Gordie Howe International Bridge

It’s official. Our years of persistent international advocacy has paid off. Bicycles and pedestrians will be allowed on the new bridge between Detroit and Windsor when it opens in September 2025 — and Canada will waive the bridge tolls.

Two other exciting features:

  • The Joe Louis Greenway route has been modified so it will have a direct connection to the bridge’s multi-use pathway.
  • The 15,000-mile Trans Canada Trail announced their first international border crossing will be on the bridge.


Photo by OurWindsor.ca

It’s been a high priority of ours to make sure bicyclists and pedestrians have access to the new Detroit-Windsor bridge.  Prior to the Coalition’s involvement, Simone Sagovac got effort started by submitting comments during the environmental review process. Since then we’ve assumed the leadership on the US side and continue to push this forward.

  • The 2009 US DOT Record of Decision states that “the new bridge over the Detroit River and the plaza will be engineered to accommodate bicycles and pedestrians. U.S. Customs and Border Protection and its Canadian counterpart (Customs and Border Services Agency) will determine whether this traffic is allowed.”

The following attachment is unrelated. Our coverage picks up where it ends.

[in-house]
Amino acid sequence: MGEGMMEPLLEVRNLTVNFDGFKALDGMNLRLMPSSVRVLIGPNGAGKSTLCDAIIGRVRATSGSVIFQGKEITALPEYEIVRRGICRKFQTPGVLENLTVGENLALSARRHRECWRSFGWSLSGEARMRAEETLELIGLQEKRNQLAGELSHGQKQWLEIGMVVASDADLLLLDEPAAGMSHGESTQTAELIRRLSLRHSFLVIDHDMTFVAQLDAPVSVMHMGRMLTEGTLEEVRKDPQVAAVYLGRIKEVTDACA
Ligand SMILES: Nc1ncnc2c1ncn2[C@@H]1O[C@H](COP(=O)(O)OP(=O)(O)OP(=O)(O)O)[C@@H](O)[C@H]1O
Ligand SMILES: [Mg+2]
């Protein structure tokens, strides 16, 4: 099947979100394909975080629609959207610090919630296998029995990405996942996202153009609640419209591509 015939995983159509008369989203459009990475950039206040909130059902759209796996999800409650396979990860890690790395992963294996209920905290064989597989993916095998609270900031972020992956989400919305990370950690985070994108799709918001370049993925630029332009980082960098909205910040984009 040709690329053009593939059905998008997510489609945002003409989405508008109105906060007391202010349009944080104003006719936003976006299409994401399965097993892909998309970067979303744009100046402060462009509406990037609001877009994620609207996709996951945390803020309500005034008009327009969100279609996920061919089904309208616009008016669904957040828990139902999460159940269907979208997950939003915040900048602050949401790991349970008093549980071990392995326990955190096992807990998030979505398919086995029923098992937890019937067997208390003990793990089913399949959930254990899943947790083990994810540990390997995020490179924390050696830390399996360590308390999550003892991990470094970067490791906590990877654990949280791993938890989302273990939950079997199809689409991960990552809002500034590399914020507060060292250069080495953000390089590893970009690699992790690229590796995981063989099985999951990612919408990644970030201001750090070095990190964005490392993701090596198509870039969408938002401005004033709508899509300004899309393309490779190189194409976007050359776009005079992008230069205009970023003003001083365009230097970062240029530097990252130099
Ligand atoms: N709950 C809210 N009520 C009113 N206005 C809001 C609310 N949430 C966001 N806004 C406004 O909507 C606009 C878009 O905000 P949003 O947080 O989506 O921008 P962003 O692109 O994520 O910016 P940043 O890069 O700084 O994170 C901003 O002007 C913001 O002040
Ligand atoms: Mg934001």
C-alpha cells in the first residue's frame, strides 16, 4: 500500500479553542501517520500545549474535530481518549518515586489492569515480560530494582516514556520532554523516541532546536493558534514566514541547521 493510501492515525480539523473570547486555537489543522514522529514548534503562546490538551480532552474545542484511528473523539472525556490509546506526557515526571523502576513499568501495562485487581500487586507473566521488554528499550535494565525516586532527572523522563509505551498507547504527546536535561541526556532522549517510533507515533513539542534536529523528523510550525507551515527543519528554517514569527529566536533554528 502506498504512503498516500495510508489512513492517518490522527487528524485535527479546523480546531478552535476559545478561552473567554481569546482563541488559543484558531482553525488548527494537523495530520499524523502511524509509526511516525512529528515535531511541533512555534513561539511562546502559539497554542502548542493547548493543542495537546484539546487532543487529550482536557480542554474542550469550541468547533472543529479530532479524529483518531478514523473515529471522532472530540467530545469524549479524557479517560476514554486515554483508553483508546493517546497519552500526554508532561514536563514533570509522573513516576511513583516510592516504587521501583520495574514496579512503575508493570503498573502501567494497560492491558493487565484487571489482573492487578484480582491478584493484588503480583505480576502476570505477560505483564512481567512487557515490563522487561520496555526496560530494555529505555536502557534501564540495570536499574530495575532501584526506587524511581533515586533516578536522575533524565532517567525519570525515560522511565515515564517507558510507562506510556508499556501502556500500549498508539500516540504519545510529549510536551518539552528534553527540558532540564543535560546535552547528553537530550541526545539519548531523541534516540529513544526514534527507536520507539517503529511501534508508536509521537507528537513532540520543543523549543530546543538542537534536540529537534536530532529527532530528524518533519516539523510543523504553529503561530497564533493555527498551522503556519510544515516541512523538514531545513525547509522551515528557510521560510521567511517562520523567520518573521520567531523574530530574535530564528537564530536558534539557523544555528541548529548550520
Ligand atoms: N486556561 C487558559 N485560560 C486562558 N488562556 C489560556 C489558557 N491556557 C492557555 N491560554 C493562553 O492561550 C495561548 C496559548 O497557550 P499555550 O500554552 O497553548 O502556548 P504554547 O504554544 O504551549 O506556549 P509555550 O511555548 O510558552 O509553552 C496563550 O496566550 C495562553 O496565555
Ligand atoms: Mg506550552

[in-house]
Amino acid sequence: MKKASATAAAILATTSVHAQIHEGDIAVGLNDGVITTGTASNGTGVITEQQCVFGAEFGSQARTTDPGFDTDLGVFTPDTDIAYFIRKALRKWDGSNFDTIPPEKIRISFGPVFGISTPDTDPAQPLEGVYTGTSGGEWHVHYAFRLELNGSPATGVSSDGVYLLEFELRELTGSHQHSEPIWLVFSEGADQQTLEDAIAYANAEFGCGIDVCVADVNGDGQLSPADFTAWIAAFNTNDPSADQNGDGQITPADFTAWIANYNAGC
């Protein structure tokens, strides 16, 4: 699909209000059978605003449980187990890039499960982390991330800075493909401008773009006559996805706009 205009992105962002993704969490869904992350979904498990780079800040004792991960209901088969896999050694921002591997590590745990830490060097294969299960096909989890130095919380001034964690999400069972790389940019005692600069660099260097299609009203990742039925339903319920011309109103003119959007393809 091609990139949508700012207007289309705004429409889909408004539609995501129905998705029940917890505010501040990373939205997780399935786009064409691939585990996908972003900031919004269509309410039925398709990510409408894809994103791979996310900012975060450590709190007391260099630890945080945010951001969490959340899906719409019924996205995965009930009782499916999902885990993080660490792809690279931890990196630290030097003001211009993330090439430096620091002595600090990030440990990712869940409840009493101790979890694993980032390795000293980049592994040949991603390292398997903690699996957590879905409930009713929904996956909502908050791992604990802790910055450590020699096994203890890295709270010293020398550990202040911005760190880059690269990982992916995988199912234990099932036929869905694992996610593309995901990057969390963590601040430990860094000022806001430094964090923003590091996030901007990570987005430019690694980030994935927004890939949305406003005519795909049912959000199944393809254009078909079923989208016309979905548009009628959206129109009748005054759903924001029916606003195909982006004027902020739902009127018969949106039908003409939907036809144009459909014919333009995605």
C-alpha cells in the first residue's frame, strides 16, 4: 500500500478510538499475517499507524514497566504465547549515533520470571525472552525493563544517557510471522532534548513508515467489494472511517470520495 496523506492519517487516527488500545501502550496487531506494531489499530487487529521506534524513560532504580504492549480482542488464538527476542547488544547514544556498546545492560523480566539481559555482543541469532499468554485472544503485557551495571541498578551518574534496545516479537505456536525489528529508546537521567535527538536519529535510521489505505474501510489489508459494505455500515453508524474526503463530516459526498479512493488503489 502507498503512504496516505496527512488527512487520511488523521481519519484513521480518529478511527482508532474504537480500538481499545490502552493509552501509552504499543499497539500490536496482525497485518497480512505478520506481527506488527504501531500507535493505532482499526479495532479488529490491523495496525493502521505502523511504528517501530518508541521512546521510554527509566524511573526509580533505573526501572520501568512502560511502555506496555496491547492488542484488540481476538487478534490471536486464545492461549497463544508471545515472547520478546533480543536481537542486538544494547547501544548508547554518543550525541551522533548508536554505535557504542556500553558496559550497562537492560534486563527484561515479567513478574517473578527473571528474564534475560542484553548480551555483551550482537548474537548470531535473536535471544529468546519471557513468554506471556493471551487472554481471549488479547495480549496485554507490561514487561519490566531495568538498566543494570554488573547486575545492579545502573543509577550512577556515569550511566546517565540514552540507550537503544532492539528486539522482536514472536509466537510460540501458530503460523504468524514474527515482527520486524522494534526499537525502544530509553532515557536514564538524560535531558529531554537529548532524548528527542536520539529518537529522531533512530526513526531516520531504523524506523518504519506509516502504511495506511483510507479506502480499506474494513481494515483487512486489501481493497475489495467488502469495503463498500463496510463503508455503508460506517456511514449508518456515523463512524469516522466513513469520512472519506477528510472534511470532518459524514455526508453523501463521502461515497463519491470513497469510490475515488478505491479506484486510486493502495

• We wrote Senator Carl Levin in 2013 and asked that he get U.S. Customs and Border Protection supporting this. Senator Levin wrote Janet Napolitano, Secretary of Homeland Security, stating “I write to support the inclusion of bicycle and pedestrian access on the NITC.” U.S. Customs and Border Protection responded that it “wholly supports this plan and will work with these requirements as it begins the design phase of the project.”
  • We worked with Detroit City Council to pass a resolution in support of bicycle and pedestrian access. The City of Windsor had already passed their own resolution.
  • We pushed Governor Rick Snyder to be supportive. We provided the Rails-to-Trails Conservancy a question during a Winter 2014 interview: Have you thought about eventually connecting the cross-state trail to Canada? His response was, “Yes. I’d love to do that… It’d be just another kind of bridge — a bridge to the trail network.”